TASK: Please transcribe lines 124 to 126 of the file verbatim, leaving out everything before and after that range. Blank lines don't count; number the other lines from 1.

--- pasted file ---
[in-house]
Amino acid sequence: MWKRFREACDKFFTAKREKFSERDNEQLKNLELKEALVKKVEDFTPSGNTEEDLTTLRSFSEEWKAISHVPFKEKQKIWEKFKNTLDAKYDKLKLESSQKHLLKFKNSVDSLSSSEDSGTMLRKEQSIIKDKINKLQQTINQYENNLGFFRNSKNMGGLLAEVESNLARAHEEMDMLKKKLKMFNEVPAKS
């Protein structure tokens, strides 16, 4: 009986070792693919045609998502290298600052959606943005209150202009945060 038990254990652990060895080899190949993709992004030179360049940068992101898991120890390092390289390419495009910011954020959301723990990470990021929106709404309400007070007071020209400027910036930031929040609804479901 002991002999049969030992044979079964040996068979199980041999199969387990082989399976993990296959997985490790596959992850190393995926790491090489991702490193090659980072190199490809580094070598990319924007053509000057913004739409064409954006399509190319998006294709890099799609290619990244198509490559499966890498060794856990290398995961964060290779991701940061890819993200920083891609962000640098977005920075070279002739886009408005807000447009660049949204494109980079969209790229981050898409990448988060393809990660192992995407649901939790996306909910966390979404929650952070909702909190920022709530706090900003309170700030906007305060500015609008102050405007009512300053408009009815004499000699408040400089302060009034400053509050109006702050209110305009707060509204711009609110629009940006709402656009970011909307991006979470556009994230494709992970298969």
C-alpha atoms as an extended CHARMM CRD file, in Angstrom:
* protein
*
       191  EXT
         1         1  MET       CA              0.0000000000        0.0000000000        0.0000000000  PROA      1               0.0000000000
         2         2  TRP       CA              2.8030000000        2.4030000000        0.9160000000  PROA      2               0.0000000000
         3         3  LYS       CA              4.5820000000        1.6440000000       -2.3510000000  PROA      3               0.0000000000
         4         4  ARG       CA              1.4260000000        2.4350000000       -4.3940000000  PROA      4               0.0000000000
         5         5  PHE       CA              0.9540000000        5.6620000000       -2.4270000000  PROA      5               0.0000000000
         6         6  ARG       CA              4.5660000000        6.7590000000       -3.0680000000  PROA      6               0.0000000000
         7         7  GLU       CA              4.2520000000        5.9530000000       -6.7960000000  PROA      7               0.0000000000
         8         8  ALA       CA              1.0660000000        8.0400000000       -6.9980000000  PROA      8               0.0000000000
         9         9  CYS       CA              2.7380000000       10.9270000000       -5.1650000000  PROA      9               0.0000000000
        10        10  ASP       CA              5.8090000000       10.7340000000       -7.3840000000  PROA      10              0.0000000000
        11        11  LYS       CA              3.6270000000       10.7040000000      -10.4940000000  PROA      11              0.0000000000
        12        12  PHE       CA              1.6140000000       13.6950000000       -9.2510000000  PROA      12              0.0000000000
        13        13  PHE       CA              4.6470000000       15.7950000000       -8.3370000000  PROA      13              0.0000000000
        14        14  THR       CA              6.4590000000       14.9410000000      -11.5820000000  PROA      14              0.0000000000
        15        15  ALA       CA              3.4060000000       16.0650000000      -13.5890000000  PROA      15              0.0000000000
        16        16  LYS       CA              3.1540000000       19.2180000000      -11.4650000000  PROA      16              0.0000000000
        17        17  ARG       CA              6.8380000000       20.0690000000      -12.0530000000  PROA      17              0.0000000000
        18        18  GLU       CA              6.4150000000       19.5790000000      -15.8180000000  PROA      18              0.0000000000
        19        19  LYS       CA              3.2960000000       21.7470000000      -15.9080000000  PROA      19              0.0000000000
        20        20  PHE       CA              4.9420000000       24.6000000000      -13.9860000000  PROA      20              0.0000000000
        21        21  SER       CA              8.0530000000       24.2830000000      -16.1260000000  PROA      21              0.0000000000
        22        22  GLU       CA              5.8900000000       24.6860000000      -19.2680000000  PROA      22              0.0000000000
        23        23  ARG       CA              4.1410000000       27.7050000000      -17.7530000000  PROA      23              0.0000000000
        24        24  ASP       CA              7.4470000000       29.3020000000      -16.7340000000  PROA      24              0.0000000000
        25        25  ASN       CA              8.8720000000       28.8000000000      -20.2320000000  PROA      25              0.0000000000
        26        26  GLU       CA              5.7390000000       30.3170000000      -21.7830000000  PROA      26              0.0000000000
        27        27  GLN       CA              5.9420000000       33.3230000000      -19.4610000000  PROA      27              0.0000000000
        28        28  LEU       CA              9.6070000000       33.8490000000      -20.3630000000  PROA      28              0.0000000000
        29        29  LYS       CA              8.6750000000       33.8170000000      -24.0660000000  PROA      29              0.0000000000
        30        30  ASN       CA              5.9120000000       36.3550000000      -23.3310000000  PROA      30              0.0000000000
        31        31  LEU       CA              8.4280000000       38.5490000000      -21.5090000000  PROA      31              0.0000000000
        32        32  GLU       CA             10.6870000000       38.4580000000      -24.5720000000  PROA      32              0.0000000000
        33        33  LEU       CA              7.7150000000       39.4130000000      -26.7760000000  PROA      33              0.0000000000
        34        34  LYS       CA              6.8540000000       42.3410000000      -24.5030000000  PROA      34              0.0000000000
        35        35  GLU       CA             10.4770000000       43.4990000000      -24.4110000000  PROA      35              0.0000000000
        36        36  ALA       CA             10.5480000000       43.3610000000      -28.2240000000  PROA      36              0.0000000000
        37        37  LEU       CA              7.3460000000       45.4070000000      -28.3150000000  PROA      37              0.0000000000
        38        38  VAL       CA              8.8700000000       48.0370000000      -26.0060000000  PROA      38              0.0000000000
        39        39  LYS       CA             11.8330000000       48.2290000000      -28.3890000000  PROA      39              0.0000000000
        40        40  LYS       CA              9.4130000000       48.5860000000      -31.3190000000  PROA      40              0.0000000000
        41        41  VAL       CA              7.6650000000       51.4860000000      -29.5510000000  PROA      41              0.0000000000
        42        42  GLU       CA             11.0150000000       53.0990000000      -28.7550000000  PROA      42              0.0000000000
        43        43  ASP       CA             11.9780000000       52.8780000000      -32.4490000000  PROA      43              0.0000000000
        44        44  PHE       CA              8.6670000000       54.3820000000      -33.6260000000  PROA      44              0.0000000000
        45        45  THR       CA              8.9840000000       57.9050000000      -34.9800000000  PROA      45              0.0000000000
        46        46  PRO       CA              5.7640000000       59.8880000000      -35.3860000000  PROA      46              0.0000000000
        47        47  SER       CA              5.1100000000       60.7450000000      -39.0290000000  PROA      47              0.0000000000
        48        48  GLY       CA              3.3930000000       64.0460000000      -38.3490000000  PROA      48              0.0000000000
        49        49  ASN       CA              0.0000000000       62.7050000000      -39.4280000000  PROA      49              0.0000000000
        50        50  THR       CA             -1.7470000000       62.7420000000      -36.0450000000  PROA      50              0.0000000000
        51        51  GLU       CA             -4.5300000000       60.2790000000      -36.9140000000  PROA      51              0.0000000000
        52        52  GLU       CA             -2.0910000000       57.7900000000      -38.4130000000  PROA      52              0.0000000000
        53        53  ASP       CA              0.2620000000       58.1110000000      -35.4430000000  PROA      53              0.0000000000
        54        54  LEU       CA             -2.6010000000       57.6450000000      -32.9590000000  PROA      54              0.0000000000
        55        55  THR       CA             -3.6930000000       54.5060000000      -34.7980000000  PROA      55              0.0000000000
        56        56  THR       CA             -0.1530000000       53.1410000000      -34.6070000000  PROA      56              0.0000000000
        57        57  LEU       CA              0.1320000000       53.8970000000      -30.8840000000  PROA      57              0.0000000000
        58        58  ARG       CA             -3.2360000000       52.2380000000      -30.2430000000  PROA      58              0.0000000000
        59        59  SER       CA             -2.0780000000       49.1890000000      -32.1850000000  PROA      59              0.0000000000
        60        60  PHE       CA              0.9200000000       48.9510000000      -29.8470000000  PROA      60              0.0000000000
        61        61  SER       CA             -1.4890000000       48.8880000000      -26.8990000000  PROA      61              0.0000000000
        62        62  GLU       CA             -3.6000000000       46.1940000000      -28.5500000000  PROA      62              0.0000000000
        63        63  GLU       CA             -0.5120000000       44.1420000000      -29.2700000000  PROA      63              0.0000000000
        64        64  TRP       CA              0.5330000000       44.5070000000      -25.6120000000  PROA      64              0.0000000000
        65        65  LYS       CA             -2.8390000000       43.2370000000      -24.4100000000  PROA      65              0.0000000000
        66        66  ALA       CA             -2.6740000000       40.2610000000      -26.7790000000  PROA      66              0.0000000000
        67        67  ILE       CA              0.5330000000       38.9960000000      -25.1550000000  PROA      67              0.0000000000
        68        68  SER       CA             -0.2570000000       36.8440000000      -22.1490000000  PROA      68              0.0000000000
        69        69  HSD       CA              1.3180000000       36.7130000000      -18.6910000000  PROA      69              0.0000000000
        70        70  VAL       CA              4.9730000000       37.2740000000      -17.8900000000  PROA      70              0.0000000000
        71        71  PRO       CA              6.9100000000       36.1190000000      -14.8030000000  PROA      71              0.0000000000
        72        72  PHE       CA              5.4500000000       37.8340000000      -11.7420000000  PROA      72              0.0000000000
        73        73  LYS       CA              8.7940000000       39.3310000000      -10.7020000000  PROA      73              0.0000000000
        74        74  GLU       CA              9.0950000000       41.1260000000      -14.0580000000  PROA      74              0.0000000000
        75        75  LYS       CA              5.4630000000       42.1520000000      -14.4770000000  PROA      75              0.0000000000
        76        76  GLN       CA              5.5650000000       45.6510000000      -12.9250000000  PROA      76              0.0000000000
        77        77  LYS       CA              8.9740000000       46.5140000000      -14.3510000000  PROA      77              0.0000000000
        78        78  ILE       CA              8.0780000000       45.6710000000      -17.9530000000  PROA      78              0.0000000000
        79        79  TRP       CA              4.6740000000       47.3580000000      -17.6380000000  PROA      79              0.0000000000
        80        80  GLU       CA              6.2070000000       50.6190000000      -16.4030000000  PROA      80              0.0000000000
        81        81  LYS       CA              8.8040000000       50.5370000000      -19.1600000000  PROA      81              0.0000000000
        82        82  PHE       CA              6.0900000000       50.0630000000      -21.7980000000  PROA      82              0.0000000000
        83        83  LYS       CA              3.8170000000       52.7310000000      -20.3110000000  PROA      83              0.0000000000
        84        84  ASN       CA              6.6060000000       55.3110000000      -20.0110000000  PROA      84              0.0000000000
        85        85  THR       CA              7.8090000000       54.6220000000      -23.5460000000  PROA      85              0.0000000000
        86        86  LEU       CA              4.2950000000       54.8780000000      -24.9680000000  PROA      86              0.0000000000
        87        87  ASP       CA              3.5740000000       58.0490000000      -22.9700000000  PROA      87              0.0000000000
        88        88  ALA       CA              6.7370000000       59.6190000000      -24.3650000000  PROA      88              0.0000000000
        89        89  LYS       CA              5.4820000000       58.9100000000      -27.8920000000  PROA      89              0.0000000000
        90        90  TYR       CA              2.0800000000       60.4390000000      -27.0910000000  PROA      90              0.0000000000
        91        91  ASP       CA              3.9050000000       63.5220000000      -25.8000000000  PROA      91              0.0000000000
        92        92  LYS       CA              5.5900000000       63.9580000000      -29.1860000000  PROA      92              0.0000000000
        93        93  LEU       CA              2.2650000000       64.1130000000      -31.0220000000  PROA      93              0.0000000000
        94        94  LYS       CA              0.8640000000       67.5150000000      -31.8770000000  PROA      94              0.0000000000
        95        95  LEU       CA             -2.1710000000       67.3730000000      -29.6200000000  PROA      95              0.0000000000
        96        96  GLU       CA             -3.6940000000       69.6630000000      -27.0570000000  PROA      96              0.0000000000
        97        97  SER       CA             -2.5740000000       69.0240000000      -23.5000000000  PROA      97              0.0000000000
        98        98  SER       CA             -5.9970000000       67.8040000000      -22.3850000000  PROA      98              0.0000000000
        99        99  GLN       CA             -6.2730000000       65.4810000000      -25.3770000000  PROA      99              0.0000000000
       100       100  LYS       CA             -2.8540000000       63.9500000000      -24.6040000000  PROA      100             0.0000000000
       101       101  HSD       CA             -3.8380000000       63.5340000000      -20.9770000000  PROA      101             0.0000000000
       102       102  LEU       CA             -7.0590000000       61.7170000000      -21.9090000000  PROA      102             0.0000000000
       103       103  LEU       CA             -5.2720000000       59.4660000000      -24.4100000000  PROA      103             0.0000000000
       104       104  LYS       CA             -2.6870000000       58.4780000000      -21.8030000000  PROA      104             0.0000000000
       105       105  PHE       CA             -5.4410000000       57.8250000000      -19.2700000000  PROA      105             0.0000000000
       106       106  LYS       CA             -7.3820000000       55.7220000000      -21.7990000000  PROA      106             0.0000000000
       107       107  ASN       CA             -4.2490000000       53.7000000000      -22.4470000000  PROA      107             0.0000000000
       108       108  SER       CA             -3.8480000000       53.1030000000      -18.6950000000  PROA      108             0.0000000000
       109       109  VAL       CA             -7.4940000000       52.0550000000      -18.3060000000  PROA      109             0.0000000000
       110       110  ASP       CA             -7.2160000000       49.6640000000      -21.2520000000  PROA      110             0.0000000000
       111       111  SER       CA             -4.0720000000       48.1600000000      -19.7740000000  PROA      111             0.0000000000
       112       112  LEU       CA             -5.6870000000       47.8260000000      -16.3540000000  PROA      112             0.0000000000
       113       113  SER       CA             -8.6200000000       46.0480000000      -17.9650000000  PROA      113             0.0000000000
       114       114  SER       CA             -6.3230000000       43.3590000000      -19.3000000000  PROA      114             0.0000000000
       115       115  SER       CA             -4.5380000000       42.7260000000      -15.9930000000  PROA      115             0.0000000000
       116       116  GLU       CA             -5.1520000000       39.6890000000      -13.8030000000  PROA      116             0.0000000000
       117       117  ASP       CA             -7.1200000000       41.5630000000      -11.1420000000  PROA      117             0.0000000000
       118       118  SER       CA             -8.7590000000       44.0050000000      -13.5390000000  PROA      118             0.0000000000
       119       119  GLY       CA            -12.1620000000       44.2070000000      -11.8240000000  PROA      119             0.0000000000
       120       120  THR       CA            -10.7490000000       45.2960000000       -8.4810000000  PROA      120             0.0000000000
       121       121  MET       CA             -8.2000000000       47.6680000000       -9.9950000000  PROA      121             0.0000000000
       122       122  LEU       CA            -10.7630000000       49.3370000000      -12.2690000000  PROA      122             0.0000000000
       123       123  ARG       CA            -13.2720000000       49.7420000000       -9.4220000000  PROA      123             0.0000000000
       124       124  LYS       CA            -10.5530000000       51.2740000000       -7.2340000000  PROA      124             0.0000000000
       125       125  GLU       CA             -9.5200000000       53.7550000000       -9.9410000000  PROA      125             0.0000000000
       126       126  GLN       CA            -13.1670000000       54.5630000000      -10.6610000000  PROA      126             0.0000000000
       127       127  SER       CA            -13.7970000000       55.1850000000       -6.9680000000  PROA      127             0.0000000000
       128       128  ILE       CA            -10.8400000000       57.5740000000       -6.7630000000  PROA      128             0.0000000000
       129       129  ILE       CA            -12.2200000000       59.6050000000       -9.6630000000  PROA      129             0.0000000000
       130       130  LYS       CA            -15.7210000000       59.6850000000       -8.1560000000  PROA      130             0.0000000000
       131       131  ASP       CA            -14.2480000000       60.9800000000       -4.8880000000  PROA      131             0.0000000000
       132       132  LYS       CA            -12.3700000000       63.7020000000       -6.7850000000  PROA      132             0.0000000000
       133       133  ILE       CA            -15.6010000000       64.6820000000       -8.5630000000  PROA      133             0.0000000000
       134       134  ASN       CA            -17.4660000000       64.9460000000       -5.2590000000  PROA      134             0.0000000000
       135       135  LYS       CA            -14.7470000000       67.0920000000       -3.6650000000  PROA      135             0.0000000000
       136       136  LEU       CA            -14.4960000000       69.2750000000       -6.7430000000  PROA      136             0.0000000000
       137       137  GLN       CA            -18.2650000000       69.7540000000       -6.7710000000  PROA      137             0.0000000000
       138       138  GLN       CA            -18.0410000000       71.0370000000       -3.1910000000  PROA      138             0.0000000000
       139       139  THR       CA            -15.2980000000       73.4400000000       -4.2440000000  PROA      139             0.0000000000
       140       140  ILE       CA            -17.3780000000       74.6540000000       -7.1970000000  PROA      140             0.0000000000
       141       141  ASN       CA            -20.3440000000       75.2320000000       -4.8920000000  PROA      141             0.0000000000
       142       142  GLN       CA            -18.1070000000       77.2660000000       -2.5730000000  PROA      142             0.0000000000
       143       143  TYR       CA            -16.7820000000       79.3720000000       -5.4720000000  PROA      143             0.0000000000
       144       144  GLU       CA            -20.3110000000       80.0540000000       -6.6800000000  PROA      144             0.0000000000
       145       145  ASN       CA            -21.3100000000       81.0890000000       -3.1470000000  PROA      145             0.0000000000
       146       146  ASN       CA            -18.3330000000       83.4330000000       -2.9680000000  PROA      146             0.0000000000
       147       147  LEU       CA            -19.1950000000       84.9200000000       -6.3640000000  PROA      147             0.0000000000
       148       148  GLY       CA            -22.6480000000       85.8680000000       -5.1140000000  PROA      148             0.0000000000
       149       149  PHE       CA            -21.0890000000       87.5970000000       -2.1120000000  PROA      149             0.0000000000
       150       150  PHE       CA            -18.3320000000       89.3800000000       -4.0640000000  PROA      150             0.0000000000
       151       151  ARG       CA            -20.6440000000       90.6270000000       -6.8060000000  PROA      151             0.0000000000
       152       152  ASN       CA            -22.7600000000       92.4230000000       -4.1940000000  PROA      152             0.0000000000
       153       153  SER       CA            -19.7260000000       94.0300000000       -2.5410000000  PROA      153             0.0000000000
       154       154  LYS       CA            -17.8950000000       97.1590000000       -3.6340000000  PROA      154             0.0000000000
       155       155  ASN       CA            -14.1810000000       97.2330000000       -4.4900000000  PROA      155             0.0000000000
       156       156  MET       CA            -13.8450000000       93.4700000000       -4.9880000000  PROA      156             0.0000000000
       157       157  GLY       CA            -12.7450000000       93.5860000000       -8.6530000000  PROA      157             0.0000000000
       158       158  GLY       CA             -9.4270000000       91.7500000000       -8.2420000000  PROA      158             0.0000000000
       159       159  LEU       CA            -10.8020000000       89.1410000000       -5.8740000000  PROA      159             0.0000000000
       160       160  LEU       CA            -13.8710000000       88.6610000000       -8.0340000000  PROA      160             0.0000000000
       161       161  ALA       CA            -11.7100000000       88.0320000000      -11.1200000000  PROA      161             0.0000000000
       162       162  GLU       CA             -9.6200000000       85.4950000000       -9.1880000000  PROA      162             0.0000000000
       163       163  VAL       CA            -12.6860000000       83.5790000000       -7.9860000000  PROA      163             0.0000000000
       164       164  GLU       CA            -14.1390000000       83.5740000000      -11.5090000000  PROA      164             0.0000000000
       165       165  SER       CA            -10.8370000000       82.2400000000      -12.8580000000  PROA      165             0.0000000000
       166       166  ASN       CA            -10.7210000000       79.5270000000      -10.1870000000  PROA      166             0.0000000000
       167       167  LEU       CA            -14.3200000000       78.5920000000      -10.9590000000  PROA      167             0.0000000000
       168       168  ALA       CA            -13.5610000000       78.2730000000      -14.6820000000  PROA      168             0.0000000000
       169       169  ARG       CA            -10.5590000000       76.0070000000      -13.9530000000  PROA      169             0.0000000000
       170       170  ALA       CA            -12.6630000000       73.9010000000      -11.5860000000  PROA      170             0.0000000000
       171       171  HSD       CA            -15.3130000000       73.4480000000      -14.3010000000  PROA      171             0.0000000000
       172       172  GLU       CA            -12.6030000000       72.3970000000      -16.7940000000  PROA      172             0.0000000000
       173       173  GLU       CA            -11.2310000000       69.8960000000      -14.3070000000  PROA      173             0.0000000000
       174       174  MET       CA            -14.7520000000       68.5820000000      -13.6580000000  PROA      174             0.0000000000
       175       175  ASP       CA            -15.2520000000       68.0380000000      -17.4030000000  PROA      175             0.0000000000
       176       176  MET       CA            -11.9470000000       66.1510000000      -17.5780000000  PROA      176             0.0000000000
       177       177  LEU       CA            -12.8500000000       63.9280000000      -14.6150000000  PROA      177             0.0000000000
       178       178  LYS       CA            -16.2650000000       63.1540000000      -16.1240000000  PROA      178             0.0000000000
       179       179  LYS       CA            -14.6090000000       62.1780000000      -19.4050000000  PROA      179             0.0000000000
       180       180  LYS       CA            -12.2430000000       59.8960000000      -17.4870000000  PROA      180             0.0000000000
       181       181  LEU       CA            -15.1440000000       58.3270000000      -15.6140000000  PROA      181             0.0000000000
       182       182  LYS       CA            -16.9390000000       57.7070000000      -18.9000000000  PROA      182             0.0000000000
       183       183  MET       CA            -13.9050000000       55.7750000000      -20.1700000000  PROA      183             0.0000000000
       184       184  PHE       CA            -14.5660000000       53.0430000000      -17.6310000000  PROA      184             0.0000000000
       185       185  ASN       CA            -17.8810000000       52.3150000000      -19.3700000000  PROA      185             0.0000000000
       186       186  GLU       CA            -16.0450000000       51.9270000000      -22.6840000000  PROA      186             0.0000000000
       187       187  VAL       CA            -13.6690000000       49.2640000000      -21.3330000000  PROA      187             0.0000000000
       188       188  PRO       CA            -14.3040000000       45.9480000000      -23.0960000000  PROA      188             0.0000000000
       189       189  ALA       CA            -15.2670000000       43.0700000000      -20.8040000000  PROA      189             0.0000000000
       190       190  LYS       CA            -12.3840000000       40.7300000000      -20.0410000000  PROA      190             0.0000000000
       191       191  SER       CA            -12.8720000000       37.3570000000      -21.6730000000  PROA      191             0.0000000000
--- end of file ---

       117       117  ASP       CA             -7.1200000000       41.5630000000      -11.1420000000  PROA      117             0.0000000000
       118       118  SER       CA             -8.7590000000       44.0050000000      -13.5390000000  PROA      118             0.0000000000
       119       119  GLY       CA            -12.1620000000       44.2070000000      -11.8240000000  PROA      119             0.0000000000